Dispute resolution should always be the first port of call before entering into litigation; that is, suing another party. Disputes are best resolved by parties talking to one another. This can be done through their lawyers. Often skilled lawyers can effectively flesh out what the core issues of the dispute are, what the contract says or what has been implied so far and the legal position of either party if the matter did proceed to litigation.
It is important that you seek professional legal advice in any commercial dispute. It is not uncommon for people to have over or under expectations when attempting to resolve their own dispute. An under expectation may see you left with a lot less then you are entitled. However, an over expectation may see you spending good time and money pursuing something that you will likely never get.
If the lawyers are unable to reach an agreement for the parties, the next step may involve mediation or in some commercial contracts arbitration. This is where the parties sit down in front of a mediator or arbitrator and voice their sides. The mediator or arbitrator will steer the conversation towards a settlement outcome with a view to satisfying the concerns of each party. The difference between mediation and arbitration is that mediation is not binding, while arbitration is.
The first stage in the litigation process now involves a Court imposed mediation prior to the matter being heard. This ensures that the mediation has been attempted and that at least the major issues have been fleshed out. Most civil matters never get to a full hearing at Court. They are often resolved through court appointed mediation or the lawyers ongoing attempt to broker a resolution.
Where a resolution cannot be brokered and the matter does go to Court, you will need a lawyer to guide you through the procedural and legal aspects of the litigation. Depending on the type of matter and the amount involved, there may be a requirement to engage a Barrister for further advice and to present your matter in Court.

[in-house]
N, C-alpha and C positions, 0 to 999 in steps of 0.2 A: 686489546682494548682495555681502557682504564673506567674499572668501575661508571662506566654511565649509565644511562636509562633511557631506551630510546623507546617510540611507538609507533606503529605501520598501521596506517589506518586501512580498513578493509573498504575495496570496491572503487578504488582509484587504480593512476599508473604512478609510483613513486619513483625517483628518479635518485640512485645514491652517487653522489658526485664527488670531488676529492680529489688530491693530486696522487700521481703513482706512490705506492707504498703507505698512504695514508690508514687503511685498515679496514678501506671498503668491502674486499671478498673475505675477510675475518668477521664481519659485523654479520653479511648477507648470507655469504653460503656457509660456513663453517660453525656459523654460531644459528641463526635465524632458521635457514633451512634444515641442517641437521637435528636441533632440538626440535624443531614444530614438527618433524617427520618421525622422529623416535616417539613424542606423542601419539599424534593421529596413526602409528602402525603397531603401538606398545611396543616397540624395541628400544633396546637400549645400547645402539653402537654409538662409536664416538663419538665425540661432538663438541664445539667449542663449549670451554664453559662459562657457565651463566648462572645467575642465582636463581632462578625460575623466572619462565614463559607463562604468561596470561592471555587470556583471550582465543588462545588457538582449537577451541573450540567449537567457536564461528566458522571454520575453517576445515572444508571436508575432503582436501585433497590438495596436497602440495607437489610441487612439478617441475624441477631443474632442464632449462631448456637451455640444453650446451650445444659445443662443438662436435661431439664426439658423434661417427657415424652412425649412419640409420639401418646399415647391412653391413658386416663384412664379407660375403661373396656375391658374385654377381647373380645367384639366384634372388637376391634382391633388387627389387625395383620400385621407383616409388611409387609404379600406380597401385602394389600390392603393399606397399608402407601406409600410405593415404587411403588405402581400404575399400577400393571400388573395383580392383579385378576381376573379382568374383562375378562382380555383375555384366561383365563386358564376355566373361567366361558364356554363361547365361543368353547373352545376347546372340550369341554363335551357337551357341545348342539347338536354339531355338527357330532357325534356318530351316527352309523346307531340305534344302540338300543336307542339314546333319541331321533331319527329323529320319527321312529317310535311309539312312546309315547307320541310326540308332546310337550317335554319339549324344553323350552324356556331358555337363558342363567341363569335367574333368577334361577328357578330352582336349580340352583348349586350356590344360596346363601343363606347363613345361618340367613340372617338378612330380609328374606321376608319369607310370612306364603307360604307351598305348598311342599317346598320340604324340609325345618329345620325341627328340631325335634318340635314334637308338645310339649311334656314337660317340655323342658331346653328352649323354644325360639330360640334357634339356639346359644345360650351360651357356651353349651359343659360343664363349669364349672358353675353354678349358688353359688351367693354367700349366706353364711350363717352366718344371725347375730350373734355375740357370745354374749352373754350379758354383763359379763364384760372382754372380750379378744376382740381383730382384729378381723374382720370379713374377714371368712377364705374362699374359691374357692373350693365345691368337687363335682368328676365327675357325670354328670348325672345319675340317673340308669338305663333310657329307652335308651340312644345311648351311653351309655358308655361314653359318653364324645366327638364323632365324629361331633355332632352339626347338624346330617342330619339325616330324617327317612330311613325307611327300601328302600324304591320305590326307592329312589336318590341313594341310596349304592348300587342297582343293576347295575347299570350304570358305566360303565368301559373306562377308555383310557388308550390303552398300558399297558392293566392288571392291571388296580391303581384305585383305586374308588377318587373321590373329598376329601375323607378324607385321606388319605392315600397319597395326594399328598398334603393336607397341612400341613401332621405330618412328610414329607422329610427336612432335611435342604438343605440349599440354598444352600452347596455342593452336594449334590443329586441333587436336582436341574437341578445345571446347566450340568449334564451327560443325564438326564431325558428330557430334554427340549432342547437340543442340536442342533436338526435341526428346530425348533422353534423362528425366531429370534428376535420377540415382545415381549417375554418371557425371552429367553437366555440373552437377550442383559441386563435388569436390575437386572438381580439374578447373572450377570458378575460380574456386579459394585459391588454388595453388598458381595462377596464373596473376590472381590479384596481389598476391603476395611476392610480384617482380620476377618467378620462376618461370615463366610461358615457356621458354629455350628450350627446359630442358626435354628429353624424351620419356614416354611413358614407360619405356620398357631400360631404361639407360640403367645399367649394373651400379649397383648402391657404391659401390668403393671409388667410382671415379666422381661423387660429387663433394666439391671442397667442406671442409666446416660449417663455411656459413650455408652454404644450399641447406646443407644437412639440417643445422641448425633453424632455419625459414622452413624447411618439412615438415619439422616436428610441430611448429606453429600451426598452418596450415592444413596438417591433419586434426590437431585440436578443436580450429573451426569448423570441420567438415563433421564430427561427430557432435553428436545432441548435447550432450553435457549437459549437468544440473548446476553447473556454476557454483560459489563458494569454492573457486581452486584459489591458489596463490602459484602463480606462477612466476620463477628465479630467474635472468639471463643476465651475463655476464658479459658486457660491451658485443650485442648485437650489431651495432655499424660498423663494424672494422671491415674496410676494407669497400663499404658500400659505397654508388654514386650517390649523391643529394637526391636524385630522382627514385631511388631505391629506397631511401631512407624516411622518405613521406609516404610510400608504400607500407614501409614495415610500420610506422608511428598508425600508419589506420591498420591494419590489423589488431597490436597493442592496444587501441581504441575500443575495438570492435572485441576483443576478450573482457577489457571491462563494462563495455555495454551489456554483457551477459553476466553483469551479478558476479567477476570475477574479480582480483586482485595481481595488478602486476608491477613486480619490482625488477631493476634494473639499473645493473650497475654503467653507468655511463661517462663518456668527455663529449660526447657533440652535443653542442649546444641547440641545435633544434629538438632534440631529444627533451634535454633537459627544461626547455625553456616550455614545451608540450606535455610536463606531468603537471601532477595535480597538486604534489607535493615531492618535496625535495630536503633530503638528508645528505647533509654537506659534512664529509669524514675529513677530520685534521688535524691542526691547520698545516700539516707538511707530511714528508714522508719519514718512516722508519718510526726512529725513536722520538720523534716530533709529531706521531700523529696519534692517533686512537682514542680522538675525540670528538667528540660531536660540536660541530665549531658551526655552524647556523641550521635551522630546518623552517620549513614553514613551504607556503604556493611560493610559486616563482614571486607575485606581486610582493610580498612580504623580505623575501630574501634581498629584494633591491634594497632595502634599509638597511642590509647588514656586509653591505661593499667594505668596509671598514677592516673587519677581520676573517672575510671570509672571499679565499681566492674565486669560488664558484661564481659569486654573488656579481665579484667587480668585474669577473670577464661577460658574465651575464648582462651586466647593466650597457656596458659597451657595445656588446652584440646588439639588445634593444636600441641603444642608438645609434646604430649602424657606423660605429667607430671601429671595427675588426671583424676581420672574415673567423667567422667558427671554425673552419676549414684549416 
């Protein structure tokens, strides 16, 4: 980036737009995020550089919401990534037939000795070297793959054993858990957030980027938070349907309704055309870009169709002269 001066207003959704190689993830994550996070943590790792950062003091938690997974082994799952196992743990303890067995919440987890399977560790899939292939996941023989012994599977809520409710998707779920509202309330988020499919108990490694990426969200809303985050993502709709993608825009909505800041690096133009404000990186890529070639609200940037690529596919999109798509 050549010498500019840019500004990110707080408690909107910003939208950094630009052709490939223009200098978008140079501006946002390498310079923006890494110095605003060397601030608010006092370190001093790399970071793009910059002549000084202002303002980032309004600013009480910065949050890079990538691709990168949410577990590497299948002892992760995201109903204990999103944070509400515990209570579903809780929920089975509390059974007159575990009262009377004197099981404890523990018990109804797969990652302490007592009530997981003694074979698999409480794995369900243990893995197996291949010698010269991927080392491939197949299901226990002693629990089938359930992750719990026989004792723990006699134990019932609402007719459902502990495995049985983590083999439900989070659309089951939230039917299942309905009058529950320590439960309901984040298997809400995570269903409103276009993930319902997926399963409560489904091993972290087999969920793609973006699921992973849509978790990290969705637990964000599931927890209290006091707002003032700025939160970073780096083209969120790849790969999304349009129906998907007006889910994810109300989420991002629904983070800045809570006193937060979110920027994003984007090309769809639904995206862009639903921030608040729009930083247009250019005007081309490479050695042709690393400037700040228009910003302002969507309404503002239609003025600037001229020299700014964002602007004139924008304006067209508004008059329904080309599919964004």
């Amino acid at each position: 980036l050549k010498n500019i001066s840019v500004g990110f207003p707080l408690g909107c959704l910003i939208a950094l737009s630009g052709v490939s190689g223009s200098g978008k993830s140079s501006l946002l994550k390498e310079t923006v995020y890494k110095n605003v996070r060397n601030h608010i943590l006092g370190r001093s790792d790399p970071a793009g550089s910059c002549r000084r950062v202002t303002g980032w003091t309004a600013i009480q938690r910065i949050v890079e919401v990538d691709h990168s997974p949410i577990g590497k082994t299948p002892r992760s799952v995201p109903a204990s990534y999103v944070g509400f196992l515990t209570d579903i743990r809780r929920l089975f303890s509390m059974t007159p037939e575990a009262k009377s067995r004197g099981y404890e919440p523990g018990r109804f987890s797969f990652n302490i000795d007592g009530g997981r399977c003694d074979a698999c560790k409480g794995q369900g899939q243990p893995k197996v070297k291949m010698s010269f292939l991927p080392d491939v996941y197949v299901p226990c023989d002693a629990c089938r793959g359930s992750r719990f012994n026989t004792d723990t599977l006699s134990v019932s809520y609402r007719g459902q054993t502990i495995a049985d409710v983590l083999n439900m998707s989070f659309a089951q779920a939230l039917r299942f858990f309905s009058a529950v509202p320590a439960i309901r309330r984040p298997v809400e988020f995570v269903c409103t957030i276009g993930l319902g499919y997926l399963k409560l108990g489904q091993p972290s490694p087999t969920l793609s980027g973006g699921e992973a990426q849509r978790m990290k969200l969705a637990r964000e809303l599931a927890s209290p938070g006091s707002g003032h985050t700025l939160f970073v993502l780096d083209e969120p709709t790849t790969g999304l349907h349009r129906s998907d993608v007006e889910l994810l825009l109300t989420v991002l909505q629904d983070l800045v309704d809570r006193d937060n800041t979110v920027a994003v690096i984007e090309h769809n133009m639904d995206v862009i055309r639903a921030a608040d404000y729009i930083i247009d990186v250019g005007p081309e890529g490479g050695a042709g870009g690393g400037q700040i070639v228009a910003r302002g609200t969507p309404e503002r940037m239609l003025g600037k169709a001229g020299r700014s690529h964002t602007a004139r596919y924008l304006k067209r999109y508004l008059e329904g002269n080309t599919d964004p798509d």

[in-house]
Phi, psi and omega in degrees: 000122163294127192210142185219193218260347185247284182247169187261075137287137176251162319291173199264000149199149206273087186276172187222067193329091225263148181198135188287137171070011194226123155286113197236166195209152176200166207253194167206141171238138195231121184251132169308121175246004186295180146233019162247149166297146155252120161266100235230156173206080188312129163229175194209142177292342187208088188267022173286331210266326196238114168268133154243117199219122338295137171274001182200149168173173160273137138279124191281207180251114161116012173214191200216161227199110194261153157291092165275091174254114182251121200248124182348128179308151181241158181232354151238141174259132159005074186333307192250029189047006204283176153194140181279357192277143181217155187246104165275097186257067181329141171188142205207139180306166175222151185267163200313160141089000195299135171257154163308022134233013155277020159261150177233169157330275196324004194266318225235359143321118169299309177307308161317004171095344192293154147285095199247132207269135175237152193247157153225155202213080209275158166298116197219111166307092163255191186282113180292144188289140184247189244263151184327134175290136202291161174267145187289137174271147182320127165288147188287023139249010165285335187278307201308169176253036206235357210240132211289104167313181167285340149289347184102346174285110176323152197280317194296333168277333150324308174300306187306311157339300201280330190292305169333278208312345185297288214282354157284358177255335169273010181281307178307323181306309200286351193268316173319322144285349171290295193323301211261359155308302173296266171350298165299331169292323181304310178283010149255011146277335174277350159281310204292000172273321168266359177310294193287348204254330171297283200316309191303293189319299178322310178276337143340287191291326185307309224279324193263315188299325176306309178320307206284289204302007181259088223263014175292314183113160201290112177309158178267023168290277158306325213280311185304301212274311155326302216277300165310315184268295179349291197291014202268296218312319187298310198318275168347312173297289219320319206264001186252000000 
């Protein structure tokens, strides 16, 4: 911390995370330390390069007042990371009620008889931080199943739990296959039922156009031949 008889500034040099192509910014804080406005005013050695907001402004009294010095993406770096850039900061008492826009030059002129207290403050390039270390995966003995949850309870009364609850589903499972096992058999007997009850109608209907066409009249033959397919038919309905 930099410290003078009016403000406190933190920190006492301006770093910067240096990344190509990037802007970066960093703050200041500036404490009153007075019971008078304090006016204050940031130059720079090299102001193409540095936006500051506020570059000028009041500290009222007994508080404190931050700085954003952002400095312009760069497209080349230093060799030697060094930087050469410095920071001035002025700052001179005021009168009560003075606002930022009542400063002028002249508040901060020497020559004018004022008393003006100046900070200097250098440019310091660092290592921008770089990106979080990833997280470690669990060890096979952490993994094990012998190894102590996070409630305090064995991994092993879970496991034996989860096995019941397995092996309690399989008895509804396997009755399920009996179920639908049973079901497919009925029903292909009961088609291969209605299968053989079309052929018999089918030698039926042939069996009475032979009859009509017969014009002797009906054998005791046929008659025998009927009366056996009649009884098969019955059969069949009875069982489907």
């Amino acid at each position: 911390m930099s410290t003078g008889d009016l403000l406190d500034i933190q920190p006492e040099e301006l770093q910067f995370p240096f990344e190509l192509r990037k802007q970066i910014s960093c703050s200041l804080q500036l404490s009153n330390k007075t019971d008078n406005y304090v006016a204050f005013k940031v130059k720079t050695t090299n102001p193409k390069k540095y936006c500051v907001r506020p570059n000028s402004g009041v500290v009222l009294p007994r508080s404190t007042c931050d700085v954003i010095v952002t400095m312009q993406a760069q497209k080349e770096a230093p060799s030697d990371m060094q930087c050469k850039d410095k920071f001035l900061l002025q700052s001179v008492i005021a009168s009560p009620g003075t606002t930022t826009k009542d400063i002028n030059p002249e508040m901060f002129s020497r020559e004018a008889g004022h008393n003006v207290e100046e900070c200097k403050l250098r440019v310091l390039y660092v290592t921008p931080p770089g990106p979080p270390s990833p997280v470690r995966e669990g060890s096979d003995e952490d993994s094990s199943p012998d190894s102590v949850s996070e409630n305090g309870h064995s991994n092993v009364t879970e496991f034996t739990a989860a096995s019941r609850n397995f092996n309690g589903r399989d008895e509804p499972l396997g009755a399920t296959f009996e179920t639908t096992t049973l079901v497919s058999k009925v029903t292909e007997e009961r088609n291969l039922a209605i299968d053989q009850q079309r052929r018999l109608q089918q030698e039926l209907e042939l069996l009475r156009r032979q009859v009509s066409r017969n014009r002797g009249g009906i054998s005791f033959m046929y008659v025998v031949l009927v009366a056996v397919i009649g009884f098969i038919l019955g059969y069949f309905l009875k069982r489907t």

Different disputes are heard in different jurisdictions. For example a dispute involving less than $100,000.00 will often be heard in the Magistrates Court, while a higher amount will be heard in the County or Supreme Courts. The County Court has unlimited monetary jurisdiction. Small claim consumer law matters, such as misleading and deceptive conduct can be heard in the Victorian Civil and Administrative Tribunal.
Disputes involving intellectual property will be heard in the Federal Circuit Court or the Federal Court, which Court again depends on the value of the dispute. Small and large building and planning disputes will generally always be heard at the Victorian Civil and Administrative Tribunal where it is the only jurisdiction for these types of disputes.
Litigation can become time consuming, costly and cause a lot of emotional distress for all of those involved. It is not uncommon for drawn out litigation to end up costing in legal fees well in excess of the claim that was actually made. While a successful party will often be awarded costs, those costs are often no more than 50% of what has actually been spent.
Consequently, we always seek to avoid litigation, but are highly experienced in the area should you need to go to Court.
Whether you need lawyers in Knox, Waverley, Boronia, Wantirna, or elsewhere in Melbourne, we can assist you with dispute resolution.
You can contact us by phone at (03) 9763 6399 or through our online enquiry form.